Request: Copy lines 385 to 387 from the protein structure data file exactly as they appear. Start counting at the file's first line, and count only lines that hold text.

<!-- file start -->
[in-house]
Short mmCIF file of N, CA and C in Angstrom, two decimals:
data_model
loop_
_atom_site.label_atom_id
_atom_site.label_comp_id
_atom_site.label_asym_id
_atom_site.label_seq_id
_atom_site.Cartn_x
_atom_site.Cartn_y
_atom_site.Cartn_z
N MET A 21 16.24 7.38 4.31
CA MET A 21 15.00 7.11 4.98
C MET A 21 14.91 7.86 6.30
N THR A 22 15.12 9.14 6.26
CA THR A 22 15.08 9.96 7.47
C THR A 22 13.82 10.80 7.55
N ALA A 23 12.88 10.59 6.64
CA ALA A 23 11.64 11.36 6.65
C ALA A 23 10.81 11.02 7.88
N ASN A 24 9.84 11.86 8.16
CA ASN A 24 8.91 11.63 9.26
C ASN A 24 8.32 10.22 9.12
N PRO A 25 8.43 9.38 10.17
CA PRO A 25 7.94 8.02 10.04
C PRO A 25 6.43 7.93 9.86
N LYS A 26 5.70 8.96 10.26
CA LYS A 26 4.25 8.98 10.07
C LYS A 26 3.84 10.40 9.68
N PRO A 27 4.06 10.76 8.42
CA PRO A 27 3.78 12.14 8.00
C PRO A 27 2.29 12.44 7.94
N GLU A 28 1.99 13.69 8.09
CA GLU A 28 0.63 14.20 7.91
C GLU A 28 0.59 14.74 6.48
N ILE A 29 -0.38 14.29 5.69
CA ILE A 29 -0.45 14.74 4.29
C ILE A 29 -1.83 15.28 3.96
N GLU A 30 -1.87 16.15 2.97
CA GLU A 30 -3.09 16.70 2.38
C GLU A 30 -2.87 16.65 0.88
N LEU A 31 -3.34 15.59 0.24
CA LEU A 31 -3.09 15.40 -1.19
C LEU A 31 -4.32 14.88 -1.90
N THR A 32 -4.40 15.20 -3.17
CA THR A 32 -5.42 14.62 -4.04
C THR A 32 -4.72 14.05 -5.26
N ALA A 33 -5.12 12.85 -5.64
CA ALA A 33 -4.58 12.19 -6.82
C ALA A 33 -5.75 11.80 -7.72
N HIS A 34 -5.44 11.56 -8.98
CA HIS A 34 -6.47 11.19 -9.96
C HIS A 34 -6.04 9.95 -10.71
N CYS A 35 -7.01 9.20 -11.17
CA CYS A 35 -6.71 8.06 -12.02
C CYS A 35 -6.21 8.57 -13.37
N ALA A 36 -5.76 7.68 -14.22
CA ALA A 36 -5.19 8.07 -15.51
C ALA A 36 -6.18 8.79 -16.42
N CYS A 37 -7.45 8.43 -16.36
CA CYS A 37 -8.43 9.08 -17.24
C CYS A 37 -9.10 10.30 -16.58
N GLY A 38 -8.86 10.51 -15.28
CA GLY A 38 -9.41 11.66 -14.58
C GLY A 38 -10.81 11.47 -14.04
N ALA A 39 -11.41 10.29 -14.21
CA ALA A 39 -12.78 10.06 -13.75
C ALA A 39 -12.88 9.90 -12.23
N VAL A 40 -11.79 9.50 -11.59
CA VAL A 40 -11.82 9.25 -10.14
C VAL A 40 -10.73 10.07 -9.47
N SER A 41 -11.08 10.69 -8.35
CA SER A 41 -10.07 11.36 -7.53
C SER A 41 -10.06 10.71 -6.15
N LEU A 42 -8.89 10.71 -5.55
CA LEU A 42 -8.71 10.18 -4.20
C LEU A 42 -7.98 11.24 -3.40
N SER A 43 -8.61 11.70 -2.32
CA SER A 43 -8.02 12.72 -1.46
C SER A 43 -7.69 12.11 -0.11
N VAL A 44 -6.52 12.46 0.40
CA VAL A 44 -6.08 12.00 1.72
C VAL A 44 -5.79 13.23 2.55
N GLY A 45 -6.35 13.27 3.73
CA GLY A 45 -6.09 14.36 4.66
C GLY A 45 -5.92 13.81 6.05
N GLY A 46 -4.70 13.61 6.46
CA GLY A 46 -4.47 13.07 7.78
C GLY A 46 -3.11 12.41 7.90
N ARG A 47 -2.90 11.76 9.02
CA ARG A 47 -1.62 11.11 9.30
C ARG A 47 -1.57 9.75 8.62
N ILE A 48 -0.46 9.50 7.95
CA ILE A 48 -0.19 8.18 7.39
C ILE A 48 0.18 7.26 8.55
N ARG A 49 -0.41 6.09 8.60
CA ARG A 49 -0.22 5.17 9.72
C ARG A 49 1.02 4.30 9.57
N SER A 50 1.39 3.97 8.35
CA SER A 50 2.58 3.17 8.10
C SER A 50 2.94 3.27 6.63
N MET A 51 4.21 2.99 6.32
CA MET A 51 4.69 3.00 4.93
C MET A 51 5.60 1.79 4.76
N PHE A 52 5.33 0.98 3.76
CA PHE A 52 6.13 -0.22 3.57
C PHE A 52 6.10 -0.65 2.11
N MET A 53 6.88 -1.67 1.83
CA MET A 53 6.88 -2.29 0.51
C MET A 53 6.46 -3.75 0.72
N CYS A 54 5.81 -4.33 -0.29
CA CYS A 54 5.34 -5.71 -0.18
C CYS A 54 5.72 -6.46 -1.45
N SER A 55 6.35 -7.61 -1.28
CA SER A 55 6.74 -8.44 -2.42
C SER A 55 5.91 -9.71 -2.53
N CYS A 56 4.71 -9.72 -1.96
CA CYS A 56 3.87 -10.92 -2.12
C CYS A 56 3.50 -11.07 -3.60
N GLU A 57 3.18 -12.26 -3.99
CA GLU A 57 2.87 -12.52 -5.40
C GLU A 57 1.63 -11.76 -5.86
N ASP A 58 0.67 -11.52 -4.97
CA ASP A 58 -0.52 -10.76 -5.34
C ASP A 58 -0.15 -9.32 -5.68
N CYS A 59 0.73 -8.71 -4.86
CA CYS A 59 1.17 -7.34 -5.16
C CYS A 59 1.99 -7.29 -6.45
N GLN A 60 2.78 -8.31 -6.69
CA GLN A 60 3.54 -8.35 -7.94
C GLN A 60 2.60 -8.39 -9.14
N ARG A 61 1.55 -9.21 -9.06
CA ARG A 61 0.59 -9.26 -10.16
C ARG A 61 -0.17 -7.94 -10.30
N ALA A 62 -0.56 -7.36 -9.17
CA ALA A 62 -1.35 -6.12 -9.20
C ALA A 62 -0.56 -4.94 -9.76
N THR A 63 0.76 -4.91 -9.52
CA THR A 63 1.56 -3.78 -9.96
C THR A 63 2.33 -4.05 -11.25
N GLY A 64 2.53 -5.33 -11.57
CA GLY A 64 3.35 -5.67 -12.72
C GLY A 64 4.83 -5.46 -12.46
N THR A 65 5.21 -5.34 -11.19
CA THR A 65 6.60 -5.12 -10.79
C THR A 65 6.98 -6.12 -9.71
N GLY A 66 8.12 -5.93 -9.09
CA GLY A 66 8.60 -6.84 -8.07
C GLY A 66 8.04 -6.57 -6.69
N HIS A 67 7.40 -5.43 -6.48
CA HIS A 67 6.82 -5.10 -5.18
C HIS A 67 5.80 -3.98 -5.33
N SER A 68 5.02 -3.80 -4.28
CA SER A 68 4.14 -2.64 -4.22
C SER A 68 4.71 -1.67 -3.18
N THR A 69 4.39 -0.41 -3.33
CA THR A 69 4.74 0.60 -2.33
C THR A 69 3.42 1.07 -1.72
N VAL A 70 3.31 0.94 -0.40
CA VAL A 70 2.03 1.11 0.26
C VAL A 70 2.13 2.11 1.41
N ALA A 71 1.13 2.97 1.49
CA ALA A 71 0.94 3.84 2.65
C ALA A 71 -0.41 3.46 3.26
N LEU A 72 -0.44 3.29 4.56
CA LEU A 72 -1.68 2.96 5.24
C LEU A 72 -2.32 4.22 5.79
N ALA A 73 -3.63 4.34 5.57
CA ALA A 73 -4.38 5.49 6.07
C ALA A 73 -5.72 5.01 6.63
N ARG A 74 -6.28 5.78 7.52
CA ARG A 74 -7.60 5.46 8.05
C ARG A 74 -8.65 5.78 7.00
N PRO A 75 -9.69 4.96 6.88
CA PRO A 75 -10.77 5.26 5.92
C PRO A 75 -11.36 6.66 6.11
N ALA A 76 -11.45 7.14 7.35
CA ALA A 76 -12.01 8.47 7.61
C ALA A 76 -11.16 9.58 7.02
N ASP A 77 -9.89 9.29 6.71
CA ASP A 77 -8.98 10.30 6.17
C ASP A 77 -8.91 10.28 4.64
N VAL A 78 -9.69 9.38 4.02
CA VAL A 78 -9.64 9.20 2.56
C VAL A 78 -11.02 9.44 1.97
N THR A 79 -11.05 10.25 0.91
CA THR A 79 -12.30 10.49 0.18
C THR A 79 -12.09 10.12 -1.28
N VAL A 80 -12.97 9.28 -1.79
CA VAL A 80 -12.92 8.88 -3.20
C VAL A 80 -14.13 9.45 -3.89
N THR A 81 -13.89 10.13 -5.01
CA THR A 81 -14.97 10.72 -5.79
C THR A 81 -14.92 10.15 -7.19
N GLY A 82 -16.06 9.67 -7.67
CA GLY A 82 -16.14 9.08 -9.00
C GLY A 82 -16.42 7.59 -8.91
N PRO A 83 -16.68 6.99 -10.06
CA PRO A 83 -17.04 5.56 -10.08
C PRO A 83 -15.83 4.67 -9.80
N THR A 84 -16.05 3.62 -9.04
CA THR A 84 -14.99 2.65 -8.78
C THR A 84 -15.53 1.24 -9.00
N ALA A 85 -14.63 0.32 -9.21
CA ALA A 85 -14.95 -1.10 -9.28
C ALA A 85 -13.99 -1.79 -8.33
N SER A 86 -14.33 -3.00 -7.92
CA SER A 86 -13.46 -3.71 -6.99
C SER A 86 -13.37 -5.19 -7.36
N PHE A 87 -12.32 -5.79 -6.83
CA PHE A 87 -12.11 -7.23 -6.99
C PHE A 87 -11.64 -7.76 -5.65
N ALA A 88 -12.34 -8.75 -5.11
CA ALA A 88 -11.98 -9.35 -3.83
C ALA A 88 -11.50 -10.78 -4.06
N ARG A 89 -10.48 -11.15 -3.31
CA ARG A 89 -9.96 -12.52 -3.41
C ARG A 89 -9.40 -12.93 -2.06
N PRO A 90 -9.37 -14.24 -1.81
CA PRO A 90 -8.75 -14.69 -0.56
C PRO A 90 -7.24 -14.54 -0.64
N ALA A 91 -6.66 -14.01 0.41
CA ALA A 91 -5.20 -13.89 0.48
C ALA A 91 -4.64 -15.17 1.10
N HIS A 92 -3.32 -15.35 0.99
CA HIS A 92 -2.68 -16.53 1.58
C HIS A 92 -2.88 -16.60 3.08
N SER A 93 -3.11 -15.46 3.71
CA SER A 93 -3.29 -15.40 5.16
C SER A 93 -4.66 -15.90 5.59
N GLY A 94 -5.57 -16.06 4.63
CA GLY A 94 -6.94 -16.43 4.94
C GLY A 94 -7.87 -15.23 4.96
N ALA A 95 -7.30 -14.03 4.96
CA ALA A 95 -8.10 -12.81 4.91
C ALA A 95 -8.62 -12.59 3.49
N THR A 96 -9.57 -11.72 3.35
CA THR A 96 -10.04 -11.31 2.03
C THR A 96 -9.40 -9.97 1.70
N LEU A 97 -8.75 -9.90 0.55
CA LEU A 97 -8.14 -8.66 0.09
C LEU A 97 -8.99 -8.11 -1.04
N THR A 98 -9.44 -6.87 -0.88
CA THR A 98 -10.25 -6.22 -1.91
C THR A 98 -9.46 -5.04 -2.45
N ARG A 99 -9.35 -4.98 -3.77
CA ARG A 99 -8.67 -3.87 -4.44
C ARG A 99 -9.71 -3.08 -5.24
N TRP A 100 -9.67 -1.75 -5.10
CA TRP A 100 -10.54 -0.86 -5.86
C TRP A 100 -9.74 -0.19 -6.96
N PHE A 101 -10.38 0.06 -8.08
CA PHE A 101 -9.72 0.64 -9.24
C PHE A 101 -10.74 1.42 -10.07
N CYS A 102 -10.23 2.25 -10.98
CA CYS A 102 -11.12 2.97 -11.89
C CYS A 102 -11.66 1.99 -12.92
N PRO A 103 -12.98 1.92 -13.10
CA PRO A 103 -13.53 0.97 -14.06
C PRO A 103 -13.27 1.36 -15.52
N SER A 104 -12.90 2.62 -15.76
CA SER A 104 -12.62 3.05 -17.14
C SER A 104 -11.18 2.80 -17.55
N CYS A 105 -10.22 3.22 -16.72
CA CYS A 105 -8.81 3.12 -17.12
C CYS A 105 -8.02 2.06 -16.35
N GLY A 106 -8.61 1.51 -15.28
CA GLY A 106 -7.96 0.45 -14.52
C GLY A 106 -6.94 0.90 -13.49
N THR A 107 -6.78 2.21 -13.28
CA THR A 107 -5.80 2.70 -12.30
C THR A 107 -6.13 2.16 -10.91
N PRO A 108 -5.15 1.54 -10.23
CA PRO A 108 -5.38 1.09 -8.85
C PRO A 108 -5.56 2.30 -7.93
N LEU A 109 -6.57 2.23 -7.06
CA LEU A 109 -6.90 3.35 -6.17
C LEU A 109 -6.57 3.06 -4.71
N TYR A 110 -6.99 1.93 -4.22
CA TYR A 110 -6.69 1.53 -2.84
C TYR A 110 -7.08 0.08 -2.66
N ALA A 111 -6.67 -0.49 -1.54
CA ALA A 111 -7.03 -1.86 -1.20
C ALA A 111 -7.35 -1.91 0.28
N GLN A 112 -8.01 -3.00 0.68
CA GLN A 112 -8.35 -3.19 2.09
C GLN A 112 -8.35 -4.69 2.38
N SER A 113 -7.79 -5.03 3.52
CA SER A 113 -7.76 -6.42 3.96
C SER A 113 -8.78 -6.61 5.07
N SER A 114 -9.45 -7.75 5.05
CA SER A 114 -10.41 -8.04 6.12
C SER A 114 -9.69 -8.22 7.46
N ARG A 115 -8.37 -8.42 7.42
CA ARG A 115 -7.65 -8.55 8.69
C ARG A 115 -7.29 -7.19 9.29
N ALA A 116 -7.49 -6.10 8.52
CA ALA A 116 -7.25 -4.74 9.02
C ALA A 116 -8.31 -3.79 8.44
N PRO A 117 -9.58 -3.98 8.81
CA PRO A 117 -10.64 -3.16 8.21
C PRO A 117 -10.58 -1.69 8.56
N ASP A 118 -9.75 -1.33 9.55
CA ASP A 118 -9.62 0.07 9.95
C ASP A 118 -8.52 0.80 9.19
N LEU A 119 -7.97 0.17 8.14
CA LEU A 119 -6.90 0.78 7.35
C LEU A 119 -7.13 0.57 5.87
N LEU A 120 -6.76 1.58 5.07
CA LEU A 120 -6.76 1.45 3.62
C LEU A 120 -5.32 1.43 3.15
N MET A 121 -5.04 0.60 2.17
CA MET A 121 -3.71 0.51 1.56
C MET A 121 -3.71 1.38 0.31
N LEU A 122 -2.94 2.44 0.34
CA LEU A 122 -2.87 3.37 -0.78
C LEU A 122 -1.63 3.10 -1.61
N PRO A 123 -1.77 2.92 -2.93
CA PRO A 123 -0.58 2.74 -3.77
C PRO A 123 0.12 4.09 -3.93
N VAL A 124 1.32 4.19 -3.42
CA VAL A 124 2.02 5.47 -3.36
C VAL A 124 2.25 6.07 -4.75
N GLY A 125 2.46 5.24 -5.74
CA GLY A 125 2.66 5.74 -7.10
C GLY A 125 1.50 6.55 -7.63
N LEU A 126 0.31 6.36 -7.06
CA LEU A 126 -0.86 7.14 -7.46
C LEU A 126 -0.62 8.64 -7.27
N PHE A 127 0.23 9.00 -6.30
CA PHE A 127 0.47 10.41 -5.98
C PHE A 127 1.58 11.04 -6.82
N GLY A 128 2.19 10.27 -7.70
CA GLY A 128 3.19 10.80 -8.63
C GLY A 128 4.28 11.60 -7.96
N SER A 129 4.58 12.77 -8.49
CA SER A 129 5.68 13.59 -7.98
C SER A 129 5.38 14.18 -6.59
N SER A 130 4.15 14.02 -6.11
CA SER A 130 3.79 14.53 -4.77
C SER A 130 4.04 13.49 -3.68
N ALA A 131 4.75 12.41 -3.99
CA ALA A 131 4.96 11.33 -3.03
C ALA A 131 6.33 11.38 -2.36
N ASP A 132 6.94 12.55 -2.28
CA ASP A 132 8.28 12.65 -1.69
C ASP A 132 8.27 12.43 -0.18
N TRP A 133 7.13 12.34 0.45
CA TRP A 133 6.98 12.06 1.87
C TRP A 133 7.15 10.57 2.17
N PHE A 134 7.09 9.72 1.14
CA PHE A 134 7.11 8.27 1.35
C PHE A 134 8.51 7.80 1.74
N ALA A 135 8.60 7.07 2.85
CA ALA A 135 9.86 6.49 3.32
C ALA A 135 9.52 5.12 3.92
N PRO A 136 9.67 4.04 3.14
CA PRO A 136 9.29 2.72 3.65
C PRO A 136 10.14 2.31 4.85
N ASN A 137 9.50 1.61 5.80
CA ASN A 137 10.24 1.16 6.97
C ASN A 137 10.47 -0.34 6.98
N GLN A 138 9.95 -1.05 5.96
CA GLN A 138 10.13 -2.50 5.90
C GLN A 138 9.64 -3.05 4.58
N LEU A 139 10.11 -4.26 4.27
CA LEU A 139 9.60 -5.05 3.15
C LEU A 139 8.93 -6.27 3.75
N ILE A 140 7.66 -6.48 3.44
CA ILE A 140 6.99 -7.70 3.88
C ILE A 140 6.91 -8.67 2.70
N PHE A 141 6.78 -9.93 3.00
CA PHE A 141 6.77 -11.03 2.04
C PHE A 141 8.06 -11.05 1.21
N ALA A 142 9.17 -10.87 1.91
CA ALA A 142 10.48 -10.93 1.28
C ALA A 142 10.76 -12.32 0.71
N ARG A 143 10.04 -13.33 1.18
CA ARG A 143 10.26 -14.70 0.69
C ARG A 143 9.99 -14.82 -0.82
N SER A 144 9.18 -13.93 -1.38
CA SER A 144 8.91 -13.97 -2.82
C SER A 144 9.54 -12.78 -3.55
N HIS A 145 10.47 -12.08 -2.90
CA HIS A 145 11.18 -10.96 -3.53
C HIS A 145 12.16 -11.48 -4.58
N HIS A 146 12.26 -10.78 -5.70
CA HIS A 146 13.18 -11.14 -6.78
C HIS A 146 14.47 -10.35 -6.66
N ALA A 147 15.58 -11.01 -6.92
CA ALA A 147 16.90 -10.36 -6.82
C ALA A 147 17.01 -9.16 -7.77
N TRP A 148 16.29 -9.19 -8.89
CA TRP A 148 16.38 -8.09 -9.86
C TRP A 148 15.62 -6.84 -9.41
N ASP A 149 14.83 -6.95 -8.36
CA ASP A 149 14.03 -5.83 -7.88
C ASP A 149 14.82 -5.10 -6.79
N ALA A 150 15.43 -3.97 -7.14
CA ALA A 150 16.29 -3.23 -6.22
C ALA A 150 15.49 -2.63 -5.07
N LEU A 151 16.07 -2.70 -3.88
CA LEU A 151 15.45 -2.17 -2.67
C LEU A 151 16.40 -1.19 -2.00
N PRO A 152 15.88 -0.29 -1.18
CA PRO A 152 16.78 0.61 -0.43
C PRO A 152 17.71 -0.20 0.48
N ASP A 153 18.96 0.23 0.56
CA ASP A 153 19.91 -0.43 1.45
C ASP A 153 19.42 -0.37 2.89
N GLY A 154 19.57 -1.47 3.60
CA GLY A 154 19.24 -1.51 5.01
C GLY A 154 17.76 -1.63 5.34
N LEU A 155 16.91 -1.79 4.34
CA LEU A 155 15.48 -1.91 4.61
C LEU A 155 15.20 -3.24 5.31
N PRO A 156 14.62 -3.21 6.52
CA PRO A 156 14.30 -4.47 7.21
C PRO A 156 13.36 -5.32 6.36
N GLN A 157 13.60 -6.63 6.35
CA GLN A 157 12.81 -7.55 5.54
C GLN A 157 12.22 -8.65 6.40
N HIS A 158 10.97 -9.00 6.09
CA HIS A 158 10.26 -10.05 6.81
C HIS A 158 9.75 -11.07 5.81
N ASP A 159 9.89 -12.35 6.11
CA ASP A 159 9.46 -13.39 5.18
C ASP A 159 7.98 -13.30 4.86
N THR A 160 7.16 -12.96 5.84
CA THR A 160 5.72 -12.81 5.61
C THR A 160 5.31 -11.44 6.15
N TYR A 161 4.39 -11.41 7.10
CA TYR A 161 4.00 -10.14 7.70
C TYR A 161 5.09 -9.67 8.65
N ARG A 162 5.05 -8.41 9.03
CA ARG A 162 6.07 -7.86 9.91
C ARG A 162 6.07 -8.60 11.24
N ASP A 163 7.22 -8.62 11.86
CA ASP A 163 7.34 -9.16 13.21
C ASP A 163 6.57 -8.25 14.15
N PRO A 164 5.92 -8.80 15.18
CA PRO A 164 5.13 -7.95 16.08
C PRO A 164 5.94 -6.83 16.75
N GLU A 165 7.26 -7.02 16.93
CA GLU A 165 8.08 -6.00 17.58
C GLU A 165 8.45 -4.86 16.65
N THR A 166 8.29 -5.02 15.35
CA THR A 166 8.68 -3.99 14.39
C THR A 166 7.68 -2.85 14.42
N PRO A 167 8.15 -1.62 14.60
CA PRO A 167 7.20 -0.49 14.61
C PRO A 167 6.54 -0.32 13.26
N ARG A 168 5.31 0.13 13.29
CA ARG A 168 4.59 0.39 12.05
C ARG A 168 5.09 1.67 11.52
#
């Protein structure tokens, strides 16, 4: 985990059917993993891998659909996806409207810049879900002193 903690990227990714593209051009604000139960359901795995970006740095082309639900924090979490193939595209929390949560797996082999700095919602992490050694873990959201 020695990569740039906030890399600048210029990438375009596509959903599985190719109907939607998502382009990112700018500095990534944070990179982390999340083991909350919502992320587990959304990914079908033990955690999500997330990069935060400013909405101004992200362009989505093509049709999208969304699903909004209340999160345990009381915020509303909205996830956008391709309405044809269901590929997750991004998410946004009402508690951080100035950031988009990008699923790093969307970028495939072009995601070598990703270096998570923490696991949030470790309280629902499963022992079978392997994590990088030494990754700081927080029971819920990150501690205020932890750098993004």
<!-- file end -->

CA HIS A 145 11.18 -10.96 -3.53
C HIS A 145 12.16 -11.48 -4.58
N HIS A 146 12.26 -10.78 -5.70